If you’re a budding Charlotte Dujardin, chances are you’ve considered investing in a dressage saddle and wondered how it might enhance your experience of the discipline. As well as helping to complete an elegant picture, dressage saddles are designed with your position in mind, so feel very different to sit in compared to a jump or GP saddle.
No two dressage saddles are the same, either. Different models, styles and features all cater to different rider levels, and rider proportions, too. Perhaps you’re a tall rider with a short body and long legs – you’d never buy a jump saddle if your knees jutted out far past the knee rolls, and a dressage saddle needs to fit you just the same.
A big part of choosing your dressage saddle will be personal preference, too. Some riders like to feel anchored in the saddle thanks to large, supporting knee and thigh blocks and a deeper seat, while others prefer a stripped back saddle with a close-contact feel and get just as much stability from a shallower seat.
So, how do these different saddle features affect you, and how do you know which is right? We spoke to Master Saddler Laurence Pearman to find out more.
Did you know?
Some dressage saddles come with adjustable knee and thigh blocks, so you can change block position to suit you.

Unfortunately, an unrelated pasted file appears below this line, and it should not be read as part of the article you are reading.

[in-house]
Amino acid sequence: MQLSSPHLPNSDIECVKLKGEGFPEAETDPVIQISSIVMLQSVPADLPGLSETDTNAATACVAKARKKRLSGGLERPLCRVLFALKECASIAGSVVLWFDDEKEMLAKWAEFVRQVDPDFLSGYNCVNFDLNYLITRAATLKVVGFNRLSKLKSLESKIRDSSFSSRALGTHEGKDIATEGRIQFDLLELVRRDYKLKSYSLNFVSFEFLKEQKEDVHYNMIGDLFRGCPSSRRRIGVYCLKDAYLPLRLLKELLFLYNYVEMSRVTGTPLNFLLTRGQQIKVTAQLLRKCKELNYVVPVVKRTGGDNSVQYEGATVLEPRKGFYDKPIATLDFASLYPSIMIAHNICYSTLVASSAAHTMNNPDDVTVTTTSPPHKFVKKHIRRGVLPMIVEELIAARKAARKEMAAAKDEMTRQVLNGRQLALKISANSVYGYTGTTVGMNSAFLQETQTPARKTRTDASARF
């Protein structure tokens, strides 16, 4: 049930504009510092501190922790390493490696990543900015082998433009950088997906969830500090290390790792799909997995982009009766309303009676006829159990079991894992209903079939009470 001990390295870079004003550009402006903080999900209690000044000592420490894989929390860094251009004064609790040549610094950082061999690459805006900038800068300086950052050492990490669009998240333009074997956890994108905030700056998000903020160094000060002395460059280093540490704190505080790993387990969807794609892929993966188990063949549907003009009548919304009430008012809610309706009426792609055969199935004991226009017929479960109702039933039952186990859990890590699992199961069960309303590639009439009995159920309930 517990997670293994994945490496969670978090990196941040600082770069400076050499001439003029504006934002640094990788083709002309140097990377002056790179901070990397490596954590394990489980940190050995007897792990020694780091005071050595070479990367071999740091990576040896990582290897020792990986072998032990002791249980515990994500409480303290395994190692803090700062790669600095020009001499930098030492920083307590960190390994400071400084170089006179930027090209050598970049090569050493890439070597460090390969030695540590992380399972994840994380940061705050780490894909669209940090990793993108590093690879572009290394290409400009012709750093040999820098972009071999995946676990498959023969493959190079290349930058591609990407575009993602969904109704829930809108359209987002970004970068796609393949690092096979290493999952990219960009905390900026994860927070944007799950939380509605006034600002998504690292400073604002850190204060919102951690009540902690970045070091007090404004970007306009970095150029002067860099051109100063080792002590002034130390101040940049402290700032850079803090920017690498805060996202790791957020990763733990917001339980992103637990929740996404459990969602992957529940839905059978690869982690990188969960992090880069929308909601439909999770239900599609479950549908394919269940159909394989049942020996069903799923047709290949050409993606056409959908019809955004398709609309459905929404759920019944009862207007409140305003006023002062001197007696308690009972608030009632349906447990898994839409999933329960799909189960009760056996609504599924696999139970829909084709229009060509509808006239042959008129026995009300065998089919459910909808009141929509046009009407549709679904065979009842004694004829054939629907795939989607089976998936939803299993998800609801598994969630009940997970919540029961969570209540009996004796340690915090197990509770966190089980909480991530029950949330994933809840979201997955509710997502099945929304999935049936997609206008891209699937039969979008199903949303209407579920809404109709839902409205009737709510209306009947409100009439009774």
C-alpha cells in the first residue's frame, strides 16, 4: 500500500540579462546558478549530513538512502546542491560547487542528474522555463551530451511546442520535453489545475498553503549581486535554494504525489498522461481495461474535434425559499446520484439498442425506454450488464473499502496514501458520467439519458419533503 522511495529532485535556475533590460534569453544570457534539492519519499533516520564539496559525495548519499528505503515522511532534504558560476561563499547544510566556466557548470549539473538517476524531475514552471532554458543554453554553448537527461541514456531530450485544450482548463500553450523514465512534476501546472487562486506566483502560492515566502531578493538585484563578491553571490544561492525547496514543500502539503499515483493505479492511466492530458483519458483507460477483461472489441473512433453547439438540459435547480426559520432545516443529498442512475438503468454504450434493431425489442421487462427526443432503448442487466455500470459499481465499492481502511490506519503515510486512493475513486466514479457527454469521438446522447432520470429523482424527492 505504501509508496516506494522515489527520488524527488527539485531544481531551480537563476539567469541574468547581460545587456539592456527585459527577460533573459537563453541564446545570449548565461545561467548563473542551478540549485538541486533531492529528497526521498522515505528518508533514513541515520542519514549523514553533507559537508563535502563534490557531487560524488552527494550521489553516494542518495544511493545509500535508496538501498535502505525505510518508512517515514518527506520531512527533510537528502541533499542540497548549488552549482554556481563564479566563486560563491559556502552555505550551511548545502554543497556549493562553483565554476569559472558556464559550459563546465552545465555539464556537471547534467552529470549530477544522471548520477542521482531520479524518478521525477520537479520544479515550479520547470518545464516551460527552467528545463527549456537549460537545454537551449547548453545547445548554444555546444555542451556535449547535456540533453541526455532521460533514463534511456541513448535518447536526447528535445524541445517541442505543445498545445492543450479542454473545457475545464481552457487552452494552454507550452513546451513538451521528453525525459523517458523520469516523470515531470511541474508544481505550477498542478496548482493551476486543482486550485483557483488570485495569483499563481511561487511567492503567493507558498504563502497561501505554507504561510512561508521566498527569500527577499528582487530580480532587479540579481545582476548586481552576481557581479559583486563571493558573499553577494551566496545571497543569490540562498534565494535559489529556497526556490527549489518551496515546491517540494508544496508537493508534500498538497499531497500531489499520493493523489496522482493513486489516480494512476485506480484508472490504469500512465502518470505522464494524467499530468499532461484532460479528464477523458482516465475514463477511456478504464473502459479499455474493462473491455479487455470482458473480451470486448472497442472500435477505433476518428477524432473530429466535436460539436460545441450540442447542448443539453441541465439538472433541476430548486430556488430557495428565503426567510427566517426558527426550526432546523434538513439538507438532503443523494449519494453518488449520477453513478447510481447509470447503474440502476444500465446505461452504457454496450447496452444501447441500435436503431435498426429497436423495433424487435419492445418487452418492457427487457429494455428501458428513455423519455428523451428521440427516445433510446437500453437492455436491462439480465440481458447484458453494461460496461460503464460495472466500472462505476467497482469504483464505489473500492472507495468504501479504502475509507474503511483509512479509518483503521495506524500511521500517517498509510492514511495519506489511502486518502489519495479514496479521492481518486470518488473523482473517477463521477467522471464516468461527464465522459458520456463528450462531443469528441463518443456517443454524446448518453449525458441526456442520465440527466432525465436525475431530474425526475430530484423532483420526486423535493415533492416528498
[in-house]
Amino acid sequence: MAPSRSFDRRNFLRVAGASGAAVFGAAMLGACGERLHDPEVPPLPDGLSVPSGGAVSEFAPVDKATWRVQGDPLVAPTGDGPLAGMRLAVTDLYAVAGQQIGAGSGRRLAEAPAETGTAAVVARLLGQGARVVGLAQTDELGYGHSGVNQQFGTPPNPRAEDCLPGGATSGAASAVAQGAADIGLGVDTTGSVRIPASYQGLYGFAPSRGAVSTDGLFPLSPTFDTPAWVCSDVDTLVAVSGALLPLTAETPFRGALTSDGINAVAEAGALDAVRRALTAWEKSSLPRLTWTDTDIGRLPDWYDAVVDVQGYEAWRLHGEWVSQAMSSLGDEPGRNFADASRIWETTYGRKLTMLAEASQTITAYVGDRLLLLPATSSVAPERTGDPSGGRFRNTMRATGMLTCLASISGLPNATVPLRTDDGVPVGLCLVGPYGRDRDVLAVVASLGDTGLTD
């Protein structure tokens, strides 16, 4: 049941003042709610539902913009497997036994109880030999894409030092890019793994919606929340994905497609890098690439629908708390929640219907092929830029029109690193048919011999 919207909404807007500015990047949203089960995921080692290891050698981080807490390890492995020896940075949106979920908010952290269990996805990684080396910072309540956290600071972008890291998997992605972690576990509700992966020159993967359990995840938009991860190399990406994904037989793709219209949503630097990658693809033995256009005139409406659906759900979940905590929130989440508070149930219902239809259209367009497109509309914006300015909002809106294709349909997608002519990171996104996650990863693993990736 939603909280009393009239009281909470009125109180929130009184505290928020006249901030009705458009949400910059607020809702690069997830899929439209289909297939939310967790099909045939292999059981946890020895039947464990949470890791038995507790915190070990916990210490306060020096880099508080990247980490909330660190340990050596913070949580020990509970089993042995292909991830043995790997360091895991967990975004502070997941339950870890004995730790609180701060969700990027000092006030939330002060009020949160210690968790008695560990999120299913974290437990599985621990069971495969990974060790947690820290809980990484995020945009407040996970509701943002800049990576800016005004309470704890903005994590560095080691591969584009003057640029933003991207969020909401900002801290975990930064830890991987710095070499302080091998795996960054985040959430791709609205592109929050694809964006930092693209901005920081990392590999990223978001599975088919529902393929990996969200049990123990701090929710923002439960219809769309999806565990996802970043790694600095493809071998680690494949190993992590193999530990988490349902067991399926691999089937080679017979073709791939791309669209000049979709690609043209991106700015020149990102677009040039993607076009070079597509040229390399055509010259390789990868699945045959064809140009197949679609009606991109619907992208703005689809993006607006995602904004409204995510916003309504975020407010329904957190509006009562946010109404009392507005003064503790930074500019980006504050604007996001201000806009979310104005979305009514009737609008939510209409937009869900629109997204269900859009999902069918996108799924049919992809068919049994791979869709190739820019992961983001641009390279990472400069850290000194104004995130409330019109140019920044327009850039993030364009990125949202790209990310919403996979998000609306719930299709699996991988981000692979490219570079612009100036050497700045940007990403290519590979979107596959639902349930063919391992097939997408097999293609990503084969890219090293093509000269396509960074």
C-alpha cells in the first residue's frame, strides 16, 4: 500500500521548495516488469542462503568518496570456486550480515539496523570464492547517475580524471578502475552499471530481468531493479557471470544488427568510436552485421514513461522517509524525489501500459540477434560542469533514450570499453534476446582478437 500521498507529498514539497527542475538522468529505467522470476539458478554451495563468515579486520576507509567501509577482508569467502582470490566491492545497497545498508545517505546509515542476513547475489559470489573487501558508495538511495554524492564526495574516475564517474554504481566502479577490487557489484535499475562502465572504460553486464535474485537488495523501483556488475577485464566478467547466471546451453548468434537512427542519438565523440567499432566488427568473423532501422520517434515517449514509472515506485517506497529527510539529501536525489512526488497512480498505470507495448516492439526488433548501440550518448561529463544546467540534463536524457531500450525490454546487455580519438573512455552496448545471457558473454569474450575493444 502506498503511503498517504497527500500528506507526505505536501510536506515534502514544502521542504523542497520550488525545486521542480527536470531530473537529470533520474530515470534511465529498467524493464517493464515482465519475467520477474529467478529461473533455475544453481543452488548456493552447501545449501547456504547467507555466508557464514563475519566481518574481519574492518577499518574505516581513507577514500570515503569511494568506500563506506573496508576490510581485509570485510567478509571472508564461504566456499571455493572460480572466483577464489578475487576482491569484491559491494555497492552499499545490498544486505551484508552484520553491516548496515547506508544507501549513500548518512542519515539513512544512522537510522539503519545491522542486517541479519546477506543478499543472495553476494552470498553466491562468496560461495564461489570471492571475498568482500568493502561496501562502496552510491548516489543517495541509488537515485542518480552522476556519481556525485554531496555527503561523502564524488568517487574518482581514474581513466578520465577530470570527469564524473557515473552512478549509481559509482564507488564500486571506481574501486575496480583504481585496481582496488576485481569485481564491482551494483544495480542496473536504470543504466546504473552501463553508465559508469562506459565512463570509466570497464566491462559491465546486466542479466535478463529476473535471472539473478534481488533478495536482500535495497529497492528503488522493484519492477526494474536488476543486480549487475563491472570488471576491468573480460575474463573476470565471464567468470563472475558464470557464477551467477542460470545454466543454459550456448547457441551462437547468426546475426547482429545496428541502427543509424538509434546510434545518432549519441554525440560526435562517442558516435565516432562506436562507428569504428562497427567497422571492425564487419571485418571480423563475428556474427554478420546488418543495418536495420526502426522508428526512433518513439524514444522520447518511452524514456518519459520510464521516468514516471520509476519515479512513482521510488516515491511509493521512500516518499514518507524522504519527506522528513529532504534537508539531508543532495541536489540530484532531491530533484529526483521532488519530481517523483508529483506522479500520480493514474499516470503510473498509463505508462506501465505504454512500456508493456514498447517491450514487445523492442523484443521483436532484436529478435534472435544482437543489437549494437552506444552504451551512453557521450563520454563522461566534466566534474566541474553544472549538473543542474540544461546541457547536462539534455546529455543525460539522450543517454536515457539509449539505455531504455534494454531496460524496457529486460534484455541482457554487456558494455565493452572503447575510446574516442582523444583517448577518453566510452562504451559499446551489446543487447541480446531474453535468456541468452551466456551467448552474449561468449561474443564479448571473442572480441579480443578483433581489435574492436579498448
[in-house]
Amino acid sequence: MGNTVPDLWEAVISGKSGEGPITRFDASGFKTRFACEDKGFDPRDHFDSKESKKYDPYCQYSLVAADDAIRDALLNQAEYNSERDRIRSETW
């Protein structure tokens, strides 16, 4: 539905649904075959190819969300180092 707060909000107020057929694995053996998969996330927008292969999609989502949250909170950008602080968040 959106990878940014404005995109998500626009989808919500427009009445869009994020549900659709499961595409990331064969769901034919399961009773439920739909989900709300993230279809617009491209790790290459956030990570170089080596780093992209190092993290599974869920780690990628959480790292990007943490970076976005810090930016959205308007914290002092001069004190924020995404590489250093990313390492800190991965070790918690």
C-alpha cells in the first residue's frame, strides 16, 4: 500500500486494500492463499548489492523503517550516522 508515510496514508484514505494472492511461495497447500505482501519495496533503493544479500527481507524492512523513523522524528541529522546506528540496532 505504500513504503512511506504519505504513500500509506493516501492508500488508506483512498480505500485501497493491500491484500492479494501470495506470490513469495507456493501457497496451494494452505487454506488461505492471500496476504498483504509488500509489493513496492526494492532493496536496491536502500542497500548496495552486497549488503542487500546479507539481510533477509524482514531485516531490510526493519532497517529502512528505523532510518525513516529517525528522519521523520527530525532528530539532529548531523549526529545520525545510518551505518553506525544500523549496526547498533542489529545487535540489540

Dressage saddles at a glance
Dressage saddles have elongated, straighter flaps, longer girth straps and stirrup bars set further back. These features help you achieve the perfect position by offering support for a longer stirrup length and a deeper, more centralised seat.
Dressage saddles benefit your horse, too. The straight flaps free up his shoulder, while the absence of girth buckles between the saddle and your leg make for clearer aids.
In a flap
Lightweight, monoflap saddles feature only one saddle flap. This means a closer-contact feel and external knee and thigh blocks. Shorter-legged riders can benefit from them because, without the extra leather, it’s easier to wrap their leg around their horse. Others like the integrated blocks of more traditional dressage saddles with more bulk to support their lower leg. In the end, it’s all down to preference.
Your first ride in a dressage saddle may feel strange, and you might find you prefer some models to others. For example, a deep-seated saddle with larger blocks may help if your leg isn’t secure, or if your legs creep forward or back. However, blocks must be precisely placed, otherwise you risk having your leg wedged into an uncomfortable or limiting position.